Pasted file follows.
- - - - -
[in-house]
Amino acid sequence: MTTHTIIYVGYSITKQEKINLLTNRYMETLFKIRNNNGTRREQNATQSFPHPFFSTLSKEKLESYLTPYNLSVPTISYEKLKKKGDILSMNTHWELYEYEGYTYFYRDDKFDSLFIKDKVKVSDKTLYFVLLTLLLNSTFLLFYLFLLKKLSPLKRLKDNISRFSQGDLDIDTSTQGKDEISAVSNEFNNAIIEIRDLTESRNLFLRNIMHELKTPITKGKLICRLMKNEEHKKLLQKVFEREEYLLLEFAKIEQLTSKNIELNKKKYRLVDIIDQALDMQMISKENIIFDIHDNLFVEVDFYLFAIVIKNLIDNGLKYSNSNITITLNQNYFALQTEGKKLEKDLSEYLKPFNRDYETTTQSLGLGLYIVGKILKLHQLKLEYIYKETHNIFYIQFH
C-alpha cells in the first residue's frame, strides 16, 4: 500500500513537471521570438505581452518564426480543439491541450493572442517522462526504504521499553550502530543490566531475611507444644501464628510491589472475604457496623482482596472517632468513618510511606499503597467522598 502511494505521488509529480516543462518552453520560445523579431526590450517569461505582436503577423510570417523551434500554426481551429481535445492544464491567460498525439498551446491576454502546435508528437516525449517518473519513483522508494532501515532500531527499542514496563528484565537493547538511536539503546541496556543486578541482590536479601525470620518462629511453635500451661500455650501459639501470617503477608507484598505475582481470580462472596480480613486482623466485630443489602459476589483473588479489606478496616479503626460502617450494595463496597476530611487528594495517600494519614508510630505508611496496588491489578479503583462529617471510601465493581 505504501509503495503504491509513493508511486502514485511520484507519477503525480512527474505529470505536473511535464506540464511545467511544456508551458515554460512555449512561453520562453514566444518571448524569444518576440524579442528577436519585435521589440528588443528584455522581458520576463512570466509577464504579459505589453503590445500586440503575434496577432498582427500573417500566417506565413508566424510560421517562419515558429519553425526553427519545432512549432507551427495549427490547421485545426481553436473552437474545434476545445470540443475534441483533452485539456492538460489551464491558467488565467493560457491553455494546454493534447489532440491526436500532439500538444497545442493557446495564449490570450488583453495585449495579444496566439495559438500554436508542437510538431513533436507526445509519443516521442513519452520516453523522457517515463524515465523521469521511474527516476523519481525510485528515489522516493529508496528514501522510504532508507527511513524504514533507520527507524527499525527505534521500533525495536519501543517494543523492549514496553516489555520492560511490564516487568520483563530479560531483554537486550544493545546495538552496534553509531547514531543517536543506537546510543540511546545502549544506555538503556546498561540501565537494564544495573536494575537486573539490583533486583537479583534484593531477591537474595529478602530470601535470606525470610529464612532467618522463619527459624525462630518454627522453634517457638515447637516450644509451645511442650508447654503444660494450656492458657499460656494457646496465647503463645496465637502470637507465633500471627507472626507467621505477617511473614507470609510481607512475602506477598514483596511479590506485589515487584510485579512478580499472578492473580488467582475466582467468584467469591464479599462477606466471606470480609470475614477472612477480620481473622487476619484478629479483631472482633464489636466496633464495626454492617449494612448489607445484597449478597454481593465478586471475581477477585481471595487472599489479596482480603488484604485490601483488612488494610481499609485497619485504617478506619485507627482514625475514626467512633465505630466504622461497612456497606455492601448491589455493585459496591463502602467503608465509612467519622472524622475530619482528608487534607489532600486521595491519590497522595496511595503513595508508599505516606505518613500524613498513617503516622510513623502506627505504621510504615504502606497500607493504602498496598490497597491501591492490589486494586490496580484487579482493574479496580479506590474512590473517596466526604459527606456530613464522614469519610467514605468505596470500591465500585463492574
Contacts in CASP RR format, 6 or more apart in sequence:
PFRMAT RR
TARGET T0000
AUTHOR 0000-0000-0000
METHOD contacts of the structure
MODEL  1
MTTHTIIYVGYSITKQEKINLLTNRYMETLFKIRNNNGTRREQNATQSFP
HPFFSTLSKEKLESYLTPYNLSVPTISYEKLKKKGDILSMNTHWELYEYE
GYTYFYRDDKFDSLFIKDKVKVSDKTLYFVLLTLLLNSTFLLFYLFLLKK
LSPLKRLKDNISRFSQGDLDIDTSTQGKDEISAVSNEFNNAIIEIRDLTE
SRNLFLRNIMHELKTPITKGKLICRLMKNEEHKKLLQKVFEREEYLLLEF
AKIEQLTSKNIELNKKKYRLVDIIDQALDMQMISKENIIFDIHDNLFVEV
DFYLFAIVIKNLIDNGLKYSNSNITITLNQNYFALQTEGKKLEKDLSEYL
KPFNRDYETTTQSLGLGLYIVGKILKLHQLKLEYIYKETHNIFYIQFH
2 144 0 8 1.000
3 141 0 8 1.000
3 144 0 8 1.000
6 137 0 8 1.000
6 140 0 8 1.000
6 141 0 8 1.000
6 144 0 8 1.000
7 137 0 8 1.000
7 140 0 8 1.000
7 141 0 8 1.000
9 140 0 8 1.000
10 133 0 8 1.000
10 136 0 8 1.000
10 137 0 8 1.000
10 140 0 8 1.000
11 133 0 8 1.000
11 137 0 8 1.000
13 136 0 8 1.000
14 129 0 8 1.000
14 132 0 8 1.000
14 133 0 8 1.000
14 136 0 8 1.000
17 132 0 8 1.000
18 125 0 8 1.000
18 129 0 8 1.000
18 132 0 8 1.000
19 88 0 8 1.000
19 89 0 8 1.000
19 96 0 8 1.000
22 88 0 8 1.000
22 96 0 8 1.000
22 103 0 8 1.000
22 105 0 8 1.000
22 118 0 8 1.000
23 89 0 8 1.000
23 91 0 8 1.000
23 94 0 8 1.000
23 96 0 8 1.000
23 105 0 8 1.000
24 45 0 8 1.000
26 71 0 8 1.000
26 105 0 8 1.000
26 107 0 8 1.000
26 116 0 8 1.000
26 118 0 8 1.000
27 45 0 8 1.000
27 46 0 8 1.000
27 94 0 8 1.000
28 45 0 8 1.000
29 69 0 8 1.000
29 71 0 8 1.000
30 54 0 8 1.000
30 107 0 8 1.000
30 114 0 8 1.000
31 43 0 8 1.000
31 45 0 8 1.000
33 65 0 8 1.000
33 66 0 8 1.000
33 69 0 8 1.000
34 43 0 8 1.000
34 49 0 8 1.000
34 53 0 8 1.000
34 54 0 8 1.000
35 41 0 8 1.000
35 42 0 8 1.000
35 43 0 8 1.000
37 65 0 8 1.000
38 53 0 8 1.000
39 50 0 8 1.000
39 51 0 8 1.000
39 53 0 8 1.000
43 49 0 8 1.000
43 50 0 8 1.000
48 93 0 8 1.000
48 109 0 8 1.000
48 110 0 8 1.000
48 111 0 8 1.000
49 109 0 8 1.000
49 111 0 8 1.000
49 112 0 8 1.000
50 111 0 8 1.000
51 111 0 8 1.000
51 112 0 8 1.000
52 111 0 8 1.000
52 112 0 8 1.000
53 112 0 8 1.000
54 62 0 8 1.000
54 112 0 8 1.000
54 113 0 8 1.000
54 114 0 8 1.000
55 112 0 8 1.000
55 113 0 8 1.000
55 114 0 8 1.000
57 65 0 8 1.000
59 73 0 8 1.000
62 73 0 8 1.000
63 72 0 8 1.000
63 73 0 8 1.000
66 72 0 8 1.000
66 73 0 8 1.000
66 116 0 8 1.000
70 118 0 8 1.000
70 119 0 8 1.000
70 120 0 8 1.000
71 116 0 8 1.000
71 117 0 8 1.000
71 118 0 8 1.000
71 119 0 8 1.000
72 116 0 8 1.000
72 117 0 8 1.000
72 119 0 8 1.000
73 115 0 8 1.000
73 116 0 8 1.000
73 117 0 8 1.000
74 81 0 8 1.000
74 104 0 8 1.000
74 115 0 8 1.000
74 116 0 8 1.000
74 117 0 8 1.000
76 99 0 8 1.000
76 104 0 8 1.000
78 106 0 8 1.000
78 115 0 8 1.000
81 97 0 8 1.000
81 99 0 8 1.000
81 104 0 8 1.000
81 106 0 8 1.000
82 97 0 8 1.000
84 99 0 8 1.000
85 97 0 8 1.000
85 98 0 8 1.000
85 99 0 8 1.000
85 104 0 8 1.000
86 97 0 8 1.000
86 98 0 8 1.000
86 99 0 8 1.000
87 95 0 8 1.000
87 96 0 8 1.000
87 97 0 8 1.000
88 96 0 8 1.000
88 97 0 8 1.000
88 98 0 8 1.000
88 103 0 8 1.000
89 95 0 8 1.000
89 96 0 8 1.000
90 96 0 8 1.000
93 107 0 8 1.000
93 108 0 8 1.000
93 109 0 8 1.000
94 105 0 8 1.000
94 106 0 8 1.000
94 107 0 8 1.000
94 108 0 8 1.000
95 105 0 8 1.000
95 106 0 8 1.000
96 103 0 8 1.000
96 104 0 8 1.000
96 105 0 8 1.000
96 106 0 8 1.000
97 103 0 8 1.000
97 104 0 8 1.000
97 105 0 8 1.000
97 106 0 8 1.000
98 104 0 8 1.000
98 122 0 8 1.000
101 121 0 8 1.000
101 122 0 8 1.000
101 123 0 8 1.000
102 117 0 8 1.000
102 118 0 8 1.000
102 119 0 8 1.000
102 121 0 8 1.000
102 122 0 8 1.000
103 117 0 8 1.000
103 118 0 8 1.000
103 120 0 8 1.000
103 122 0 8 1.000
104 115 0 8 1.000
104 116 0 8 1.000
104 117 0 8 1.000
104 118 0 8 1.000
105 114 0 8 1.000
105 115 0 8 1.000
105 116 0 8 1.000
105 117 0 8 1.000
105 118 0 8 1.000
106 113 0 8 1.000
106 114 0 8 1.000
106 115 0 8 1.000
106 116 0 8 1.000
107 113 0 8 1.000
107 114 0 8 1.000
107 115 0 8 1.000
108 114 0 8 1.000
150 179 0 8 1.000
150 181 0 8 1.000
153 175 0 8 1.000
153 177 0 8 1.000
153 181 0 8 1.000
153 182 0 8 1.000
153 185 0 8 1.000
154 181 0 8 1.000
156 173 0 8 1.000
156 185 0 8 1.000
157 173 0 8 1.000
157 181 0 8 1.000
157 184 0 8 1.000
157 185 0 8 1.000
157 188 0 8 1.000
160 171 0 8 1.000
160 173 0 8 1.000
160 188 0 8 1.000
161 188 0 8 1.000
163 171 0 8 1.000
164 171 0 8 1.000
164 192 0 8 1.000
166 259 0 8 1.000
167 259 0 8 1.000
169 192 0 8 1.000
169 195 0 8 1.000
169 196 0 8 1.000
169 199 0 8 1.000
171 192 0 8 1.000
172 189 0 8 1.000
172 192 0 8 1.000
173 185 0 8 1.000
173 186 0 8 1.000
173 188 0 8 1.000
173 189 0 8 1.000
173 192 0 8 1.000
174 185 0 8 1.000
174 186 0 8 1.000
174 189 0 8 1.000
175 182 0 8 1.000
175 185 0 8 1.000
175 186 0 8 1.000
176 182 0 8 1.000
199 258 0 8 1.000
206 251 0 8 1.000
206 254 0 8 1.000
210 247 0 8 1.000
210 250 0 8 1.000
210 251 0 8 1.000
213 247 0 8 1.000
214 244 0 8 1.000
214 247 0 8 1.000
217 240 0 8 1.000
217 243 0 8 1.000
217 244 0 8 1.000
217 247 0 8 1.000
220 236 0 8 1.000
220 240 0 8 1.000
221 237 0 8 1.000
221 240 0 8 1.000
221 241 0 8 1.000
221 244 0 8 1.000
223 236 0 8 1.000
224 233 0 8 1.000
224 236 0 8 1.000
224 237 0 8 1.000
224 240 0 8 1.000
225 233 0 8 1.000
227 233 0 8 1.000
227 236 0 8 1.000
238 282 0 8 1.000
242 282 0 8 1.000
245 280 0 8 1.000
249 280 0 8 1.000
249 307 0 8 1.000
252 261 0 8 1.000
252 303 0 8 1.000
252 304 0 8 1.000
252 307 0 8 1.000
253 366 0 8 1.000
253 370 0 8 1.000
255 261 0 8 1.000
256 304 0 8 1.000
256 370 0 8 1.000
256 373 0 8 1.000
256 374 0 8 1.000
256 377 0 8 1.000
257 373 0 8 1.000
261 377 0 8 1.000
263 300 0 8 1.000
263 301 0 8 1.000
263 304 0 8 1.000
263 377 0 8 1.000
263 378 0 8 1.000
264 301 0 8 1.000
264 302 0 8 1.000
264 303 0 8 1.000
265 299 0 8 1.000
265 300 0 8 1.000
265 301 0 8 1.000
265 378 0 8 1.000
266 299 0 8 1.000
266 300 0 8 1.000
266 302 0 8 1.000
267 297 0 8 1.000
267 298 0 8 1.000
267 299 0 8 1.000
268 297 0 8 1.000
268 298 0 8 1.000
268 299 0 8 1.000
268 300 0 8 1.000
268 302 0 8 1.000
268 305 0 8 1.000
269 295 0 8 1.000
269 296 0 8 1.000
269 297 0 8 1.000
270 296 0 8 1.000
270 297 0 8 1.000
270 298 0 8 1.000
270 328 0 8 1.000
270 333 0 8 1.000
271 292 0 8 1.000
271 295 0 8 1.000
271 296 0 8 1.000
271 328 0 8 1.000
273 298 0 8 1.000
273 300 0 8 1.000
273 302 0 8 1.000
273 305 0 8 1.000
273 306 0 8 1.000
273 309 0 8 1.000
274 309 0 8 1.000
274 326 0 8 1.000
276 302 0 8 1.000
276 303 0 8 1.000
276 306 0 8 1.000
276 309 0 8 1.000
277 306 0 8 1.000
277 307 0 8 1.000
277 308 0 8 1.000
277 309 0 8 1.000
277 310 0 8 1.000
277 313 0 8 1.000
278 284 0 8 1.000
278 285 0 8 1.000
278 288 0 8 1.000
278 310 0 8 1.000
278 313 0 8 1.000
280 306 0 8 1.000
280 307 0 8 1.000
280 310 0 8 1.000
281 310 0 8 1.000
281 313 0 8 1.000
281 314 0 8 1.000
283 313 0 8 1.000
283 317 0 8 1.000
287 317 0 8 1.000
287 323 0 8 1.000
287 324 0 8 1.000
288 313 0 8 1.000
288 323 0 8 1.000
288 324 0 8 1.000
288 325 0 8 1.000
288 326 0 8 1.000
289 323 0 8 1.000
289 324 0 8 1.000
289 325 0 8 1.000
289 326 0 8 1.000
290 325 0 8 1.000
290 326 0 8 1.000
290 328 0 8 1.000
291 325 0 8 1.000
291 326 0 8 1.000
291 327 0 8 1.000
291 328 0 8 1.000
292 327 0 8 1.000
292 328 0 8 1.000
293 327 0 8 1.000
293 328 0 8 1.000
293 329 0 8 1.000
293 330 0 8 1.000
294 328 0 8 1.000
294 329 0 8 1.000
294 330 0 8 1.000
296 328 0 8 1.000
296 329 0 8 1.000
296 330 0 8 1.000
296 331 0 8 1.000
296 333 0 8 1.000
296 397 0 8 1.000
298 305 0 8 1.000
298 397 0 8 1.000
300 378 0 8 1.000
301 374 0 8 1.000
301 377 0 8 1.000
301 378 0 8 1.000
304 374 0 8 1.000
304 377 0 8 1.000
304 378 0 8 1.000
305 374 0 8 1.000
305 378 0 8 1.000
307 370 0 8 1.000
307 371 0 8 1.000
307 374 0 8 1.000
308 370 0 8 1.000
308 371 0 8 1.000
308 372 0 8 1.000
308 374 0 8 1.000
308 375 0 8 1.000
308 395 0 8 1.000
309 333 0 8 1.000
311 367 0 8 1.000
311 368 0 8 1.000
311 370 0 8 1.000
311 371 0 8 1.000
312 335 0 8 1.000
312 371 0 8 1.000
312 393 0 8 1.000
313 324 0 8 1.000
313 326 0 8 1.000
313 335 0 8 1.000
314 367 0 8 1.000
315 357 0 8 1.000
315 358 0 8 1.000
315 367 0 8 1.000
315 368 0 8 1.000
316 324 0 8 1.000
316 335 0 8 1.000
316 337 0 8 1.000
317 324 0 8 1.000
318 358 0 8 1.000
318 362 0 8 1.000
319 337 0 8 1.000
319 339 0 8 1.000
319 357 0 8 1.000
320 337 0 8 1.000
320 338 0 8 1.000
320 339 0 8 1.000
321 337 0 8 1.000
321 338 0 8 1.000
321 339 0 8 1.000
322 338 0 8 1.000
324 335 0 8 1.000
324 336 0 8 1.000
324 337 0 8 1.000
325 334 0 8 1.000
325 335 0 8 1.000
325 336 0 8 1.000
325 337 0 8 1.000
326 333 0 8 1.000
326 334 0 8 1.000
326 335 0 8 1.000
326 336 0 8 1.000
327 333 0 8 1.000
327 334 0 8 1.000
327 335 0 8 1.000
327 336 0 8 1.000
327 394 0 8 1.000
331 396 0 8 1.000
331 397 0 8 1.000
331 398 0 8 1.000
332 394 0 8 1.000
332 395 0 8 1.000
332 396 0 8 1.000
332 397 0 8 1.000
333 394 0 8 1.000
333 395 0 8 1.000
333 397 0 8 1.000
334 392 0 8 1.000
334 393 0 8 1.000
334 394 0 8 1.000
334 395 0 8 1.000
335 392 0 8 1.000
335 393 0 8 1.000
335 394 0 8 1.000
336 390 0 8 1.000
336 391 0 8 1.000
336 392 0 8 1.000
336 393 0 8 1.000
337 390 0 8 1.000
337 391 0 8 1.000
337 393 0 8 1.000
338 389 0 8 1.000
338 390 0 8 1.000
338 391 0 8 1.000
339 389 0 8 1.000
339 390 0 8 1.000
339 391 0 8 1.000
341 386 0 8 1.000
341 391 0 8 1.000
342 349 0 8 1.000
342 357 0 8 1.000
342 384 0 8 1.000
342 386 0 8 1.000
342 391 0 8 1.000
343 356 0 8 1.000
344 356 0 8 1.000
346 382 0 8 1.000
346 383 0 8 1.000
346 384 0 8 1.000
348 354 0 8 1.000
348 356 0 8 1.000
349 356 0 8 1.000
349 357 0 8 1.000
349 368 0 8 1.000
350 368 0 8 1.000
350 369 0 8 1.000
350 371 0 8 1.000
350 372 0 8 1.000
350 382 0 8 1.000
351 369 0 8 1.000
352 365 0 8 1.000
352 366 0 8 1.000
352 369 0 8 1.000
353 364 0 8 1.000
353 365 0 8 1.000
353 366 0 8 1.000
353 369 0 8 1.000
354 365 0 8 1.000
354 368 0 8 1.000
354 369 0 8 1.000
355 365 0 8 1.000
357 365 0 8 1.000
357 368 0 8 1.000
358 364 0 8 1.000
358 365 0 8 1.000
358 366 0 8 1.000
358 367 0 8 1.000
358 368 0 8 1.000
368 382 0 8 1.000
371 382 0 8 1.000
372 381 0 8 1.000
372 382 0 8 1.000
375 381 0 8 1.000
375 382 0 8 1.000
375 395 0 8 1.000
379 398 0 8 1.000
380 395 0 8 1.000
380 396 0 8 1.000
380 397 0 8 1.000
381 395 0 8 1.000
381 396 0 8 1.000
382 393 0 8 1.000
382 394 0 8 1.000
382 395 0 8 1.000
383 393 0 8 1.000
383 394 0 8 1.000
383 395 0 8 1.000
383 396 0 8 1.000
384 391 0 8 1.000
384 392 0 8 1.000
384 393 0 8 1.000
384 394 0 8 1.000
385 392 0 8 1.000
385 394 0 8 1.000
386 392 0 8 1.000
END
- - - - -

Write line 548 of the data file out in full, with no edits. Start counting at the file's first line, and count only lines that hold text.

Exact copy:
379 398 0 8 1.000